William Leggett, an American author, born in New York in 1802, died May 29, 1839. He was educated at the college in Georgetown, D. C, and in 1819 accompanied his father to Illinois. In 1822 he entered the navy as midshipman, but resigned his warrant in 1826. He had in the previous year published a volume of poems, entitled "Leisure Hours at Sea, by a Midshipman of the U. S. Navy " (18mo, New York). In 1828 he became editor of the "Critic," a weekly literary journal, which was soon united with the "New York Mirror." He subsequently collected in a volume some of his contributions to these and other publications, under the title of "Tales by a Country Schoolmaster," followed by one entitled " Sketches at Sea." In the summer of 1829 he became one of the editors of the New York " Evening Post," to which journal he was attached till January, 1836. At the outset he stipulated with his principal, Mr. William C. Bryant, that he should not be required to write on political subjects, as he had no taste for or fixed opinions upon them; but before a year had passed he appeared to have found his true vocation in discussing them. In 1835 the meetings of the abolitionists in New York city were attacked and dispersed by mobs.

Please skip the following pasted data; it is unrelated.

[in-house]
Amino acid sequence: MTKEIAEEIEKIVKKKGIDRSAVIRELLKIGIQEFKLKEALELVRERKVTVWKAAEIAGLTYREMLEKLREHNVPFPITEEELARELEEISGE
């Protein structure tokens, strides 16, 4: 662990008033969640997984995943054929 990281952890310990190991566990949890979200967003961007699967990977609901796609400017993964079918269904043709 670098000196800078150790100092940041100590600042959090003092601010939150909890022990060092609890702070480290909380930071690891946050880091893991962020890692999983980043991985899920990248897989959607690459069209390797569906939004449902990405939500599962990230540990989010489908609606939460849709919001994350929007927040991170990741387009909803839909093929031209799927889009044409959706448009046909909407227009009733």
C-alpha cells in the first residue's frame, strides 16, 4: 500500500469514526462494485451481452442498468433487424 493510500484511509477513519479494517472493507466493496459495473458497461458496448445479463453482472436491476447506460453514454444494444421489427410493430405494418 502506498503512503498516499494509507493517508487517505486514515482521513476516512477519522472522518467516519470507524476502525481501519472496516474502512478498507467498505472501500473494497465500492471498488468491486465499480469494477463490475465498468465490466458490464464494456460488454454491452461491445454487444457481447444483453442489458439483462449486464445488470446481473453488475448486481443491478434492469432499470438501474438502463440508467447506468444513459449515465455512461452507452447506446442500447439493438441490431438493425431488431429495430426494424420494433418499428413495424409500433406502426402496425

Leggett denounced these proceedings, and defended the right of free discussion in regard to slavery as well as all other subjects. Having retired from the "Post," he commenced a weekly journal called the " Plaindealer," which attained a large circulation, but was discontinued in less than a year through the failure of its publisher; after which, his health being greatly enfeebled, he ceased literary labor, and lived in retirement at New Rochelle. In 1839 he was appointed by President Van Bu-ren diplomatic agent to Guatemala, but died suddenly while preparing for his departure.
Soon after his death a collection of his " Political Writings," with a memoir, was published by Theodore Sedgwick (2 vols., New York, 1840). Mr. Leggett was remarkable among the journalists of his day as an unflinching advocate of freedom of opinion for his political opponents as well as for the men of his own party. Mr. Bryant, who has written a poem in his memory, describes him as a person fond of study, one delighting to trace principles to their remotest consequences, and greatly gifted with moral courage, having no fear of public opinion as regarded the expression of his own convictions.